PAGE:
John Deakin tears apart his own impressive flying bio (32,000 hours, 747 captain, designated pilot examiner, yadda yadda yadda) to make the point that tens of thousands of hours, gray hair, advanced ratings and the rest don't necessarily mean a pilot is worth listening to. He encourages pilots to think about the advice they are given - is it sage advice that could save you from a lot of trouble some day, or just a bunch of nonsense from the local ABM (airport big mouth)? Along the way, Deakin skewers a few OWTs (old wives' tales) - flying myths that just never seem to die.
John Deakin's first "Pelican's Perch" column, "Throw Away That Stupid Checklist," generated considerable controversy. (There's nothing wrong with that, it's why we asked John to write: to make us all think about what we are doing.) Unfortunately, a good deal of that controversy appears to stem from misunderstandings about what he wrote, generating more heat than light on the subject. Others apparently agree with John's points, but for some reason think he shouldn't say what he said. In this column, John clarifies some of the points that appear to have been misunderstood by some readers and he then goes on to expand upon the subject of checklist use.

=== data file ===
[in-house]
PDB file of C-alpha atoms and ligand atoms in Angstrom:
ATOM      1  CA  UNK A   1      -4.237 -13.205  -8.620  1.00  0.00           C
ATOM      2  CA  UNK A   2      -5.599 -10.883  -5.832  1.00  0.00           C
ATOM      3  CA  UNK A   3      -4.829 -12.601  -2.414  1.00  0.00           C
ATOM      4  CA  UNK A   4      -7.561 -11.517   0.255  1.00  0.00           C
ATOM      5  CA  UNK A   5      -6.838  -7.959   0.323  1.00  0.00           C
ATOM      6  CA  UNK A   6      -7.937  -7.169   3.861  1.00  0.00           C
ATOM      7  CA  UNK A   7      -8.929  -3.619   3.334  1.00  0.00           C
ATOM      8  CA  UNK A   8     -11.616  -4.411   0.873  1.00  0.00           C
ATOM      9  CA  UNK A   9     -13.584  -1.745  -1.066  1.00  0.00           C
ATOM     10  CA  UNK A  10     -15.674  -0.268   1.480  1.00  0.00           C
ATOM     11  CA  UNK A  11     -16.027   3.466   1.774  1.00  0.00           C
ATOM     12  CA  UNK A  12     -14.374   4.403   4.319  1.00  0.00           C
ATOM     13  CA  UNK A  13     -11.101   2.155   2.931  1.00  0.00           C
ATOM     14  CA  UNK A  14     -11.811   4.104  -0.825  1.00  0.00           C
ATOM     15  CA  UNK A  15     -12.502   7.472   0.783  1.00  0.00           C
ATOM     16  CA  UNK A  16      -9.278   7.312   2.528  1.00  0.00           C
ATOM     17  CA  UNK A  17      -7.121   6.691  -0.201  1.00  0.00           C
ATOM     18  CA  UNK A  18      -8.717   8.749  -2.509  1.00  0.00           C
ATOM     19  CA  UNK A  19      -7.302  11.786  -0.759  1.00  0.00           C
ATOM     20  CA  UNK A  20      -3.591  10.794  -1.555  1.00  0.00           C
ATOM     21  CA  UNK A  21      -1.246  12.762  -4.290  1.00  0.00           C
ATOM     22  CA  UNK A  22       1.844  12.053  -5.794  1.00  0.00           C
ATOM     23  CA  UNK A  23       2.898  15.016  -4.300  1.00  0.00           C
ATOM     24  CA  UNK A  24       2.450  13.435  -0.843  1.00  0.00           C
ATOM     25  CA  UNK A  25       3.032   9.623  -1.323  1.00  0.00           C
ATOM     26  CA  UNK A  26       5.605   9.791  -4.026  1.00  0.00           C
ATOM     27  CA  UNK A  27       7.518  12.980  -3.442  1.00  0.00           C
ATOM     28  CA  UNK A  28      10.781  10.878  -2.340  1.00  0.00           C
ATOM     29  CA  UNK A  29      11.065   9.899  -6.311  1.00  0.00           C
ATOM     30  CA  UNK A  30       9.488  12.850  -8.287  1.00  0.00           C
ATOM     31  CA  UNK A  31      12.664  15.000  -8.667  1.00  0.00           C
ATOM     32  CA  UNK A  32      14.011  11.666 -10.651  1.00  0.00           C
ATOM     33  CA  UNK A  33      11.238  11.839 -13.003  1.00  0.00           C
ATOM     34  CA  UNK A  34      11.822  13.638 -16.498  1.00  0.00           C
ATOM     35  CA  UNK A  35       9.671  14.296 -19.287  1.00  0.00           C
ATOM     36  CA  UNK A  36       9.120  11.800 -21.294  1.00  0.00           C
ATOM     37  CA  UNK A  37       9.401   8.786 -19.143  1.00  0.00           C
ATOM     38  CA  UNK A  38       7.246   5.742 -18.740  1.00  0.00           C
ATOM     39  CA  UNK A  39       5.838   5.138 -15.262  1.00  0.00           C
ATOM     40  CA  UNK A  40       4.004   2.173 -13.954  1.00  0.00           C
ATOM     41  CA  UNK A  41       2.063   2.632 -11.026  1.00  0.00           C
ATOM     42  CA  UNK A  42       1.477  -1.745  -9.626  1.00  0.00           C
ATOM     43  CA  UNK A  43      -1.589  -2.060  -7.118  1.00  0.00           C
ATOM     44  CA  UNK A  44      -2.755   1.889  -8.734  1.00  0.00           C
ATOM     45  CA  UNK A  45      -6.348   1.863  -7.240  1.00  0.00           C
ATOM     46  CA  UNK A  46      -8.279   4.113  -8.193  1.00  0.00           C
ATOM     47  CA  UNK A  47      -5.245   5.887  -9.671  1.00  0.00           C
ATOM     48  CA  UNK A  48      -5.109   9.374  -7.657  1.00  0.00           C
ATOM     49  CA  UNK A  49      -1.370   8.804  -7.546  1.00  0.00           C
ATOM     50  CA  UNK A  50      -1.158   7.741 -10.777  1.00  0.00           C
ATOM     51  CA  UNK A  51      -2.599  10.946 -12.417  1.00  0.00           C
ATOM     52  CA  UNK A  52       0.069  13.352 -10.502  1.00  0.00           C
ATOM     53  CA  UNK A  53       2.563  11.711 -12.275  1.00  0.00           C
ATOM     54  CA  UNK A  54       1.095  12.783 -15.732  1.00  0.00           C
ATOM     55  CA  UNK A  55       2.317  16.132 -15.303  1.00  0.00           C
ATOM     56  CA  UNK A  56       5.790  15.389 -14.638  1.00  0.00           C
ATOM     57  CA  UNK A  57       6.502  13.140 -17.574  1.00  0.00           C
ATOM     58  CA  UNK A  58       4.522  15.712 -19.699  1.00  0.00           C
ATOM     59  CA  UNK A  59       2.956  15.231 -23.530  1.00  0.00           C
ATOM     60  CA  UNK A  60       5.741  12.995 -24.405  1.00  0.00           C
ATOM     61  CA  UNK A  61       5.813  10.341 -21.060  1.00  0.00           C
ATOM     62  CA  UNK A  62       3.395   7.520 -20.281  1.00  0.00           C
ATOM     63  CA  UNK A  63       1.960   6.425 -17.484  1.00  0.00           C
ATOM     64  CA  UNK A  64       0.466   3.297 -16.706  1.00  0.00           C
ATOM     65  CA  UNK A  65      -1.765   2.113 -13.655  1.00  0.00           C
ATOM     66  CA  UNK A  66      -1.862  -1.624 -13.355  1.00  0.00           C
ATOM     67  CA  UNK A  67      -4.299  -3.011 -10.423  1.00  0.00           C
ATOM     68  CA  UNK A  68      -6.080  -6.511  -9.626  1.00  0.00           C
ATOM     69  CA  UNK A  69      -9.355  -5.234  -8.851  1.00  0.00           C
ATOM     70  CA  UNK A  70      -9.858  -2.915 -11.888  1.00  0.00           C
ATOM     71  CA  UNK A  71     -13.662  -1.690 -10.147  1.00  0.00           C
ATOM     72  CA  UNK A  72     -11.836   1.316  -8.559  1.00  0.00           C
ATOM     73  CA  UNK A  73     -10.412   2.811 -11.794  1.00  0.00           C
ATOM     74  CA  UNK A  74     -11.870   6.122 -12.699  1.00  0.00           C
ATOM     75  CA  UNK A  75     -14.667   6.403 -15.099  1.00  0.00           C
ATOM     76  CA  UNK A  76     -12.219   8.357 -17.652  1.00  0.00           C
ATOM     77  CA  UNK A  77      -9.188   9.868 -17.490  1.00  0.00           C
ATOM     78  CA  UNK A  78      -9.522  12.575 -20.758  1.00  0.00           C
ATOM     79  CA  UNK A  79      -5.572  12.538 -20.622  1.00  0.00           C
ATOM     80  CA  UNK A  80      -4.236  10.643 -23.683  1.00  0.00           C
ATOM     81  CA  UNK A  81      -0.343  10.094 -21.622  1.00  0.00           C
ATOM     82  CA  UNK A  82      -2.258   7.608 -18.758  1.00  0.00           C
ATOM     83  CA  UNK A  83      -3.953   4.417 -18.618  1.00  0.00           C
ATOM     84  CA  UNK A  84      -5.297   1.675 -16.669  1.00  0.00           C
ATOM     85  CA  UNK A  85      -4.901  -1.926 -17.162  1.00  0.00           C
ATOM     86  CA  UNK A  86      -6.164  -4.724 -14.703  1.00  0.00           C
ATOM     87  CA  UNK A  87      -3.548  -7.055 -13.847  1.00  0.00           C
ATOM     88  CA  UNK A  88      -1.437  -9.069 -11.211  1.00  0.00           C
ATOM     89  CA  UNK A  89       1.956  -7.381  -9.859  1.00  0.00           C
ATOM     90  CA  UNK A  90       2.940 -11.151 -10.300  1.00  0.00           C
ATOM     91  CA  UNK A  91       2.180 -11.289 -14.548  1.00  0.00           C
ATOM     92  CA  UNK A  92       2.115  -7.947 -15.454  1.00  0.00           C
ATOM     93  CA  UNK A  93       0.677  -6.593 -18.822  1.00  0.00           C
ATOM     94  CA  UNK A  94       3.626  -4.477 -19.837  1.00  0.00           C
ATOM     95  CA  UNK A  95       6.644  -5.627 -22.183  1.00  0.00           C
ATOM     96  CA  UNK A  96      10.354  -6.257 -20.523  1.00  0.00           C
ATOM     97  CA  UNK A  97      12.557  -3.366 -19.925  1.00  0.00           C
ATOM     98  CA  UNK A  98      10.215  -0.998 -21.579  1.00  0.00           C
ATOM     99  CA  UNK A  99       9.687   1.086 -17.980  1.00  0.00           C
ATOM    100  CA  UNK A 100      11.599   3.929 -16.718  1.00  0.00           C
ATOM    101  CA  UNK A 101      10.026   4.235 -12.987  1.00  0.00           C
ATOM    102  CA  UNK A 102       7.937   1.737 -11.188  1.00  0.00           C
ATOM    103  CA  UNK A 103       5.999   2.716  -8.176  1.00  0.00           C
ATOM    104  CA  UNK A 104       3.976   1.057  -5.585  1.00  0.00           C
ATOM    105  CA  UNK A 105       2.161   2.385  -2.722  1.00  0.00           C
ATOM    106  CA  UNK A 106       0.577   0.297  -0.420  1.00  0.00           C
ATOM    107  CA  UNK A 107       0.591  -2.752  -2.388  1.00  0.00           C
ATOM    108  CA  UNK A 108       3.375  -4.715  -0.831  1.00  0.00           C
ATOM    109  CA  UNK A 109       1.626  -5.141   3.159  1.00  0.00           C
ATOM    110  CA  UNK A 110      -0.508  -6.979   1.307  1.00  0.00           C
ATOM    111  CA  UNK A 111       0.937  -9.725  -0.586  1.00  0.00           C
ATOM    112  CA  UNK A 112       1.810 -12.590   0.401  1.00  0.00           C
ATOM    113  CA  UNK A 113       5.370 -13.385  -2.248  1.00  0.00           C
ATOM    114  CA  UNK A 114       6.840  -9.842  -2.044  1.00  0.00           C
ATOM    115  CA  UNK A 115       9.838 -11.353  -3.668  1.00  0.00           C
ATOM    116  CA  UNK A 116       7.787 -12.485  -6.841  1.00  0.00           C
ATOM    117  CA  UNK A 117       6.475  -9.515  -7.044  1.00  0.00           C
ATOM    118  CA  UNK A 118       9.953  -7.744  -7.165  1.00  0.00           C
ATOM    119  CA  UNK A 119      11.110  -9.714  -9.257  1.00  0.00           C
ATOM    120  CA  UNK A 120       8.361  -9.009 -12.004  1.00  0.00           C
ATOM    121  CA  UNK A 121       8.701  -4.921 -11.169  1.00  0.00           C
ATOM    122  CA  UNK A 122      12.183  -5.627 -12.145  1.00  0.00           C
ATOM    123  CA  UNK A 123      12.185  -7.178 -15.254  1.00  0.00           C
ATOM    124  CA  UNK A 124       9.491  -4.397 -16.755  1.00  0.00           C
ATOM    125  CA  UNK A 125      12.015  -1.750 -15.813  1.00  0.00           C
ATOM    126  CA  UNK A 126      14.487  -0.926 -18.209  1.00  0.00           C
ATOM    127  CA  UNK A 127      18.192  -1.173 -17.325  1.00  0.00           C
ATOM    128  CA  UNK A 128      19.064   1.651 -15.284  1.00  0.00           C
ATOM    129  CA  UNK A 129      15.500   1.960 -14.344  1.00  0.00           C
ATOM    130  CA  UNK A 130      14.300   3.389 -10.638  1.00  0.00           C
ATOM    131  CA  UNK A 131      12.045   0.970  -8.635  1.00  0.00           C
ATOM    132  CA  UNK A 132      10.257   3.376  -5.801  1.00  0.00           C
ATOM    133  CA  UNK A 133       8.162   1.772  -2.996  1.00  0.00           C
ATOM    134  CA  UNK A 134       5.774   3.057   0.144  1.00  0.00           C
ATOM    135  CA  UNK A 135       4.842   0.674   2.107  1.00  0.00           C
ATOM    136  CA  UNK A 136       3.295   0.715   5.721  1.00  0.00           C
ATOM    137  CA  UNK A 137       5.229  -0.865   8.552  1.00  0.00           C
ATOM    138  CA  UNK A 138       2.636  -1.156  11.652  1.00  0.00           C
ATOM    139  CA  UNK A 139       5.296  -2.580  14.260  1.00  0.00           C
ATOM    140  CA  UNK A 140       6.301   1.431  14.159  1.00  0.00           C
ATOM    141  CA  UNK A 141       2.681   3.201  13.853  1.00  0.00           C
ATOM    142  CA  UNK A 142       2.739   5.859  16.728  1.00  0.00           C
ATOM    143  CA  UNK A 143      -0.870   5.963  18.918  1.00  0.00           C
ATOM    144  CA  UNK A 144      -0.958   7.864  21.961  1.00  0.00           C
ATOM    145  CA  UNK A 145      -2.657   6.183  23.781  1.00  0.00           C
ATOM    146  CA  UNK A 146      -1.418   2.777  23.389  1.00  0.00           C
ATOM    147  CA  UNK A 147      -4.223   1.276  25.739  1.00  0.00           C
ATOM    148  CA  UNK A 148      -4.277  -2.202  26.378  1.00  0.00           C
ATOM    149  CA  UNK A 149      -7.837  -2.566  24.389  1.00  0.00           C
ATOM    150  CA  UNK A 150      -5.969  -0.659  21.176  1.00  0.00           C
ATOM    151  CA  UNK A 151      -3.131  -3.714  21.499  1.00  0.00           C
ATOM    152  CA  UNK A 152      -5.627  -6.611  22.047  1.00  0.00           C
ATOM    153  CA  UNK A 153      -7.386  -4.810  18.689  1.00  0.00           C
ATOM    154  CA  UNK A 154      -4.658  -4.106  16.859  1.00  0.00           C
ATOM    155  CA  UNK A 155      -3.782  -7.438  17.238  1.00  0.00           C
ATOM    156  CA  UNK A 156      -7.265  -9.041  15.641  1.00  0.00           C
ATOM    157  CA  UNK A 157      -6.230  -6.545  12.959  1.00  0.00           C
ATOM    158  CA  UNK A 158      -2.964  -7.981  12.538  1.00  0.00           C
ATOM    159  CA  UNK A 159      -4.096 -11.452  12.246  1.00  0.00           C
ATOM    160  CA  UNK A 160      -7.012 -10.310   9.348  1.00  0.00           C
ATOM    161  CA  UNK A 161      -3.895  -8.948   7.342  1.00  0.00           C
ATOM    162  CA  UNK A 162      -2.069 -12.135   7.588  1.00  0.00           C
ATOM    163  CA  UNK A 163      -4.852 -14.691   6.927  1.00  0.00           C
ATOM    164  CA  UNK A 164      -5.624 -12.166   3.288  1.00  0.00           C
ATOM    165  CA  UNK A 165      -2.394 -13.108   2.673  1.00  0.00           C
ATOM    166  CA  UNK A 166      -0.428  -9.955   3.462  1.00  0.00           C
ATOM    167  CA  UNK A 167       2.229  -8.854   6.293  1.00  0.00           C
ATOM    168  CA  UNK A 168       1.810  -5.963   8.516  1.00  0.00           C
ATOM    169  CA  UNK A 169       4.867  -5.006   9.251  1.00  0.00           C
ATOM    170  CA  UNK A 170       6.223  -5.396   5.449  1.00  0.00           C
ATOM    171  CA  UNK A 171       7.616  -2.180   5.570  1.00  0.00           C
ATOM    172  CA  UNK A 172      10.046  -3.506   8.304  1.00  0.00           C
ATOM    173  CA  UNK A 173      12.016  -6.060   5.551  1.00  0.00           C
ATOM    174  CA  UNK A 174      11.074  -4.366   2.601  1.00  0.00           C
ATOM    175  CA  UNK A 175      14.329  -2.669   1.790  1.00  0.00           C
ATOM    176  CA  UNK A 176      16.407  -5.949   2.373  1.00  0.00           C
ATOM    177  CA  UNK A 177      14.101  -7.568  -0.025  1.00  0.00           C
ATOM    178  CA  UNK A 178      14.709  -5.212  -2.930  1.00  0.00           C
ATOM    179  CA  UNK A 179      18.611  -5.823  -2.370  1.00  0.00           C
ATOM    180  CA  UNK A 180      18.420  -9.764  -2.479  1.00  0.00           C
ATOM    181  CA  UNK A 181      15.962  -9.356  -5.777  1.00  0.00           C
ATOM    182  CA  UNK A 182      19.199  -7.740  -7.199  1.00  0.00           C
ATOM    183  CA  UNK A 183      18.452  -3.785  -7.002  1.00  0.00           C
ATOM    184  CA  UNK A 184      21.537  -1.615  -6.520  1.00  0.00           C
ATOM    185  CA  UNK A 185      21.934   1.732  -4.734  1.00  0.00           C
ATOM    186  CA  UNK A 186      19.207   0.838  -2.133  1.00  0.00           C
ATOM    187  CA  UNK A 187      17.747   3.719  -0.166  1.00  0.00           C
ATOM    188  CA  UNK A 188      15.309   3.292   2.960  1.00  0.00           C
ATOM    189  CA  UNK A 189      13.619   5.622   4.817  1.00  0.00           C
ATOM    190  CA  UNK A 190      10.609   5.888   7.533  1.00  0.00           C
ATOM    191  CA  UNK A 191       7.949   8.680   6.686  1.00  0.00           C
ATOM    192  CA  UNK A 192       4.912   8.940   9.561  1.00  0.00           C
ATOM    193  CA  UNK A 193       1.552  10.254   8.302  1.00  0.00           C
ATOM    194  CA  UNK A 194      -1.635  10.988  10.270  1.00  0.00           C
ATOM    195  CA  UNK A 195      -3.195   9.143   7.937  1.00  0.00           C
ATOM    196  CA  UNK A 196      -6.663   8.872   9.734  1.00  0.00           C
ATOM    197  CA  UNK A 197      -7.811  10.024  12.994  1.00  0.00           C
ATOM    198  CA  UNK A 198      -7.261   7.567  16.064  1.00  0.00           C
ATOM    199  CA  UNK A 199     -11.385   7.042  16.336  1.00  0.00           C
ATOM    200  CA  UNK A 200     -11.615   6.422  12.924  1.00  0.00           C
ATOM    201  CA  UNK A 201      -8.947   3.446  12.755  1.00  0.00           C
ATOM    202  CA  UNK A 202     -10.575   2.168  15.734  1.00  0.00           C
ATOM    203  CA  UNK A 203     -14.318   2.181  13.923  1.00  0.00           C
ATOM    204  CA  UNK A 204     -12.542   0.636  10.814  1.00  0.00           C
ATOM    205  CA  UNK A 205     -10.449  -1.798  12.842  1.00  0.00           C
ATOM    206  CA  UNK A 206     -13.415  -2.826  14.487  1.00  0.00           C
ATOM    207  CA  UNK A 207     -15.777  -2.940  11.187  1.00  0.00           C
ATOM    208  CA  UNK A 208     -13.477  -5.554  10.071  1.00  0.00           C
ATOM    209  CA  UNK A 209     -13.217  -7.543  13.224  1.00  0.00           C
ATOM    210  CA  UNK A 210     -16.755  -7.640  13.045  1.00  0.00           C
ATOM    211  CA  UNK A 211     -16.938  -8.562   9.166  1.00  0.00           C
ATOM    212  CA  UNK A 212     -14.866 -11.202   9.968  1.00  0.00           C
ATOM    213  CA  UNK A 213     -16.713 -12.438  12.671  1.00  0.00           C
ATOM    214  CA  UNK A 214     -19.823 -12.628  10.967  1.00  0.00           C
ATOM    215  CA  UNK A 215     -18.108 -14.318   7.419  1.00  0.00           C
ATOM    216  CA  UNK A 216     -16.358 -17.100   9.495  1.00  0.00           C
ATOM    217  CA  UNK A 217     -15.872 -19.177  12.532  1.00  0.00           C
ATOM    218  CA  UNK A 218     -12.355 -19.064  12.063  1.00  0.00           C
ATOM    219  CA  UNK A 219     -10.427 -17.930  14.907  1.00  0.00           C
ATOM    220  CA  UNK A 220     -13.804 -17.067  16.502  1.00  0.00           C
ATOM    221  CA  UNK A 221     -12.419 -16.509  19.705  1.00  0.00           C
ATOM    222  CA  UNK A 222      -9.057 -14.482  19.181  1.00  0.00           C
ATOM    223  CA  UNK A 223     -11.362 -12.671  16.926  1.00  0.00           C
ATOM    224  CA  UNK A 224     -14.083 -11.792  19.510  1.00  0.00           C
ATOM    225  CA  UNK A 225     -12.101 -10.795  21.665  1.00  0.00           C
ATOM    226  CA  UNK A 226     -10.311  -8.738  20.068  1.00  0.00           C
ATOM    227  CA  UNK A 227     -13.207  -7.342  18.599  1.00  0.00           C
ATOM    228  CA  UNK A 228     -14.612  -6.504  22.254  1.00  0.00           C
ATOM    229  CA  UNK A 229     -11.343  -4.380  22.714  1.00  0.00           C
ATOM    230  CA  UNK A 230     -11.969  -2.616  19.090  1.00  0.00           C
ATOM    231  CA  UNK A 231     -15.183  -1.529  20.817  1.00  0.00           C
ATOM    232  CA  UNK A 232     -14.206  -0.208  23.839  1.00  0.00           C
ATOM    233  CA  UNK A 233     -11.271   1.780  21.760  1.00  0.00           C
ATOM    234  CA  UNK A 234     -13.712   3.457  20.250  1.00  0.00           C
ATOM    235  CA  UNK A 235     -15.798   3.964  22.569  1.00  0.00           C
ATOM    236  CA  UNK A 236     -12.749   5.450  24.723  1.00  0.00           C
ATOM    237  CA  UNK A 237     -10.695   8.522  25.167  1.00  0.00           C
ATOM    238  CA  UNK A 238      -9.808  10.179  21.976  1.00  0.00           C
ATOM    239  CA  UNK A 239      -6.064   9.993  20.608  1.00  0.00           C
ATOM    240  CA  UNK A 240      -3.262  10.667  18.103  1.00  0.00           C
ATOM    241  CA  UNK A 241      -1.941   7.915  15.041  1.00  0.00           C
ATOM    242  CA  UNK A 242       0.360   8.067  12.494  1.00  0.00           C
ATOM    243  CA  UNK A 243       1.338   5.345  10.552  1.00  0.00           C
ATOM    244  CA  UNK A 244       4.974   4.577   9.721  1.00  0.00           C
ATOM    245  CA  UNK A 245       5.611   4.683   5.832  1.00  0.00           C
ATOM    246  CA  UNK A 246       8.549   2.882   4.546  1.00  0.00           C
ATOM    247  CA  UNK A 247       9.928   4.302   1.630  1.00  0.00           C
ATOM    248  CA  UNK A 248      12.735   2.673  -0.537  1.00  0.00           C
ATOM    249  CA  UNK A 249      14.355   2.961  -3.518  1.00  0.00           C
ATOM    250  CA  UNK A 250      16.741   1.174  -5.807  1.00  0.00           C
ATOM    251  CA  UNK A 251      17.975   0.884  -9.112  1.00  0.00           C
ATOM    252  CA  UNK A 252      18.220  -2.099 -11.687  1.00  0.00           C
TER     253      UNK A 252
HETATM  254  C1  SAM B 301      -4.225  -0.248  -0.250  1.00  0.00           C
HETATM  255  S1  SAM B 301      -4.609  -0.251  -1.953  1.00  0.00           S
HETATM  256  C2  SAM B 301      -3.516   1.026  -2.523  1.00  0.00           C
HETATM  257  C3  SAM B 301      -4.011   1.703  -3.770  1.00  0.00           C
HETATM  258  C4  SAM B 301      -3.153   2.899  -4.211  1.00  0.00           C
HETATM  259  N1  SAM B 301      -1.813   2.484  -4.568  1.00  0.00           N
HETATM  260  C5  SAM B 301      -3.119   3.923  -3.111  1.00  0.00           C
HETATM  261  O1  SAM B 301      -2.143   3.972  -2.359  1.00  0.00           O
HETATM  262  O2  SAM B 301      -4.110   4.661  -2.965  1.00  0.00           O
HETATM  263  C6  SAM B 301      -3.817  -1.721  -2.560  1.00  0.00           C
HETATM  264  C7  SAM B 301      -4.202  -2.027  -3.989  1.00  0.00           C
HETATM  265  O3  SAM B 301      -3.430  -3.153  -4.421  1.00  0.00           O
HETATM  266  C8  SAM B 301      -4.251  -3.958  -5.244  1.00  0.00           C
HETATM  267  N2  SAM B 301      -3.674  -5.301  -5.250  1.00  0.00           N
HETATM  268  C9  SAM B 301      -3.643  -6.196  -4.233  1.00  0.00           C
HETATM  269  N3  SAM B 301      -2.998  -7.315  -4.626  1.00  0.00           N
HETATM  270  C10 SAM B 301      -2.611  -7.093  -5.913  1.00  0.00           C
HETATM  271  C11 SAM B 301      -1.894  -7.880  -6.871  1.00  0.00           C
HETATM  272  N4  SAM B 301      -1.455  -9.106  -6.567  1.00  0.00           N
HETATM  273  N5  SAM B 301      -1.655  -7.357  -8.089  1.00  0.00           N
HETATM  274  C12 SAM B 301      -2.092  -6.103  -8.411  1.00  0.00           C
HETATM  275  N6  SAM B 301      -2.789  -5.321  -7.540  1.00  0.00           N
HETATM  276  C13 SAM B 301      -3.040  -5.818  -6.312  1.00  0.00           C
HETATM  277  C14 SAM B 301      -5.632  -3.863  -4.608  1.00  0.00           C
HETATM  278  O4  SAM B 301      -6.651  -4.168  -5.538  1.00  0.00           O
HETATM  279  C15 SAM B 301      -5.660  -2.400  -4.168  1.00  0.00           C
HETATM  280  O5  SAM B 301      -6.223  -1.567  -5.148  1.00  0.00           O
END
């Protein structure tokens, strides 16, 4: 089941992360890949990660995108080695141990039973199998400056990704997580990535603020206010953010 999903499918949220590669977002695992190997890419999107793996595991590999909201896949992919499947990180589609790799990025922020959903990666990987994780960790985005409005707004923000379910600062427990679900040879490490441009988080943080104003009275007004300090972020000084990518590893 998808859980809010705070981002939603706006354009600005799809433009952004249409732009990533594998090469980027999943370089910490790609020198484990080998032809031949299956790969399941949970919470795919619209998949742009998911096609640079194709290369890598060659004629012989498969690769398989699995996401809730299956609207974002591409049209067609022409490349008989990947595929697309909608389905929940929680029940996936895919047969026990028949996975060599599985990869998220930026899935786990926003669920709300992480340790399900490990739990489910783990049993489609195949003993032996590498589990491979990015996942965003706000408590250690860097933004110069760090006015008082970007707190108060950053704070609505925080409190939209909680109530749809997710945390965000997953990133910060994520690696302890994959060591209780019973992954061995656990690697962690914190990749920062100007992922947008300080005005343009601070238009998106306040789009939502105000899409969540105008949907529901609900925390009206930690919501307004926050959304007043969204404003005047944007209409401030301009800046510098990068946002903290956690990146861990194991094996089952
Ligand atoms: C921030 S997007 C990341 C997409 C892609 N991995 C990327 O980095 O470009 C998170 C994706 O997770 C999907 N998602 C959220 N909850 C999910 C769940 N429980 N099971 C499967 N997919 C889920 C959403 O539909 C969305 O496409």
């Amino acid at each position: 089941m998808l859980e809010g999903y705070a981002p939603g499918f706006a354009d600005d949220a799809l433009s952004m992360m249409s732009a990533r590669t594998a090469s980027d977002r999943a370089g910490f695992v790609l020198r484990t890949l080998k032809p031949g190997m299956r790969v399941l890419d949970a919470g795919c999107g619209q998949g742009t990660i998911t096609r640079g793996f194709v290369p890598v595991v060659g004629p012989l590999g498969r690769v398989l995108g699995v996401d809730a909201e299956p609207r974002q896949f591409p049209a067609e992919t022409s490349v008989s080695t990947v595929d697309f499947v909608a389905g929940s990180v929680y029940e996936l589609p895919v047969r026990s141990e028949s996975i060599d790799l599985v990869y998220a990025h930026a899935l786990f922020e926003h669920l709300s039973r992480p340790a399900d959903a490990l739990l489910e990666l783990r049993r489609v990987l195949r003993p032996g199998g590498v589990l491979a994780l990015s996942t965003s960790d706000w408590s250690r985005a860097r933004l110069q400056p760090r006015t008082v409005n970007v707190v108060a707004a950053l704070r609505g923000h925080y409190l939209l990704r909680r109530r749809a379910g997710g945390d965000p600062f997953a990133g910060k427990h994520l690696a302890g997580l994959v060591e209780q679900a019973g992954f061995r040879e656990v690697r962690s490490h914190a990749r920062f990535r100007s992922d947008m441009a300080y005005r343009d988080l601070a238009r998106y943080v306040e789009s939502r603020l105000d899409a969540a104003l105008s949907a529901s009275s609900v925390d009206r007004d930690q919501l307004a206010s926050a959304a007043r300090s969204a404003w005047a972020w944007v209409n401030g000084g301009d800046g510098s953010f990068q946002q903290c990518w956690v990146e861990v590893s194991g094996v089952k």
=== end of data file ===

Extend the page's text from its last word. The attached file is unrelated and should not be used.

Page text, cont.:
Say again? You heard correct, just toss it. "Heresy!" some will cry, but AVweb columnist John Deakin - who's not only a 32,000-hour 747 captain, but also a Bonanza owner and FAA-designated pilot examiner - explains why written checklists are neither necessary or appropriate to single-pilot operations. Deakin offers a viable alternative that could save your life.
Next time you're sweating an approach to minimums, consider this: someone had to fly it first. Elrey B. Jeppesen did just that. He was father of today's instrument approach procedures and modern instrument charts. His passing marks the end of an era. In this December 1991 pilot-to-pilot interview, Capt. Jepp recalls his career as a barnstormer, airmail pilot, airline captain and aviation chartmaker.